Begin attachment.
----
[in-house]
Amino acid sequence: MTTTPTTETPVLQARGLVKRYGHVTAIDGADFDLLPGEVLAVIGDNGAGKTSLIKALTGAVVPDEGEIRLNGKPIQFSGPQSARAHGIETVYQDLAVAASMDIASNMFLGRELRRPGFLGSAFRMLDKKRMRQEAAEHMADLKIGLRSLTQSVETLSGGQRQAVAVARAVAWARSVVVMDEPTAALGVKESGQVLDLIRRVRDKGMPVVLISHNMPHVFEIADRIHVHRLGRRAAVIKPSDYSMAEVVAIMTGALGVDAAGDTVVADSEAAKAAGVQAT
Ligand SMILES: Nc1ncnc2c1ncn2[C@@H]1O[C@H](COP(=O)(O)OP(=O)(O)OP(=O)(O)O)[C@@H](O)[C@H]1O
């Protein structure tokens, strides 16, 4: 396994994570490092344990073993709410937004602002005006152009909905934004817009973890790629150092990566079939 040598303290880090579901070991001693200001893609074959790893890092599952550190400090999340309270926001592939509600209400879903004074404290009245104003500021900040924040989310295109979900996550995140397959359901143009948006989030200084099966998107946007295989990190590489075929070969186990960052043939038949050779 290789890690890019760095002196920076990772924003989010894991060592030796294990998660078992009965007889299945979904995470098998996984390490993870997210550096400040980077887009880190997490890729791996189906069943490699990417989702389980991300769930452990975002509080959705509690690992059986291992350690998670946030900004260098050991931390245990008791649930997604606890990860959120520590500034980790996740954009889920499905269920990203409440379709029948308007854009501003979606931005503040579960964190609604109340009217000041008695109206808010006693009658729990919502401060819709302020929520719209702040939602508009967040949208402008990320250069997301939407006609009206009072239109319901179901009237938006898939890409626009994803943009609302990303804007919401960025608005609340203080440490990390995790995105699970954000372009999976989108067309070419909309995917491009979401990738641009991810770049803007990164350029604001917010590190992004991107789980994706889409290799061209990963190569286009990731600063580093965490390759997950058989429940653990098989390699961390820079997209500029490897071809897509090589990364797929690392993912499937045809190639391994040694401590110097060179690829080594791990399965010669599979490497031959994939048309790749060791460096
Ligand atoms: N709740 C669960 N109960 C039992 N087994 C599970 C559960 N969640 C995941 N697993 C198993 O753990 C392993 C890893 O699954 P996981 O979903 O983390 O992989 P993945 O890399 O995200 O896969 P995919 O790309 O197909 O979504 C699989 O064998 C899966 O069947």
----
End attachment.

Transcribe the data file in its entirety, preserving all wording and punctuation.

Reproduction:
[in-house]
Amino acid sequence: MTTTPTTETPVLQARGLVKRYGHVTAIDGADFDLLPGEVLAVIGDNGAGKTSLIKALTGAVVPDEGEIRLNGKPIQFSGPQSARAHGIETVYQDLAVAASMDIASNMFLGRELRRPGFLGSAFRMLDKKRMRQEAAEHMADLKIGLRSLTQSVETLSGGQRQAVAVARAVAWARSVVVMDEPTAALGVKESGQVLDLIRRVRDKGMPVVLISHNMPHVFEIADRIHVHRLGRRAAVIKPSDYSMAEVVAIMTGALGVDAAGDTVVADSEAAKAAGVQAT
Ligand SMILES: Nc1ncnc2c1ncn2[C@@H]1O[C@H](COP(=O)(O)OP(=O)(O)OP(=O)(O)O)[C@@H](O)[C@H]1O
């Protein structure tokens, strides 16, 4: 396994994570490092344990073993709410937004602002005006152009909905934004817009973890790629150092990566079939 040598303290880090579901070991001693200001893609074959790893890092599952550190400090999340309270926001592939509600209400879903004074404290009245104003500021900040924040989310295109979900996550995140397959359901143009948006989030200084099966998107946007295989990190590489075929070969186990960052043939038949050779 290789890690890019760095002196920076990772924003989010894991060592030796294990998660078992009965007889299945979904995470098998996984390490993870997210550096400040980077887009880190997490890729791996189906069943490699990417989702389980991300769930452990975002509080959705509690690992059986291992350690998670946030900004260098050991931390245990008791649930997604606890990860959120520590500034980790996740954009889920499905269920990203409440379709029948308007854009501003979606931005503040579960964190609604109340009217000041008695109206808010006693009658729990919502401060819709302020929520719209702040939602508009967040949208402008990320250069997301939407006609009206009072239109319901179901009237938006898939890409626009994803943009609302990303804007919401960025608005609340203080440490990390995790995105699970954000372009999976989108067309070419909309995917491009979401990738641009991810770049803007990164350029604001917010590190992004991107789980994706889409290799061209990963190569286009990731600063580093965490390759997950058989429940653990098989390699961390820079997209500029490897071809897509090589990364797929690392993912499937045809190639391994040694401590110097060179690829080594791990399965010669599979490497031959994939048309790749060791460096
Ligand atoms: N709740 C669960 N109960 C039992 N087994 C599970 C559960 N969640 C995941 N697993 C198993 O753990 C392993 C890893 O699954 P996981 O979903 O983390 O992989 P993945 O890399 O995200 O896969 P995919 O790309 O197909 O979504 C699989 O064998 C899966 O069947």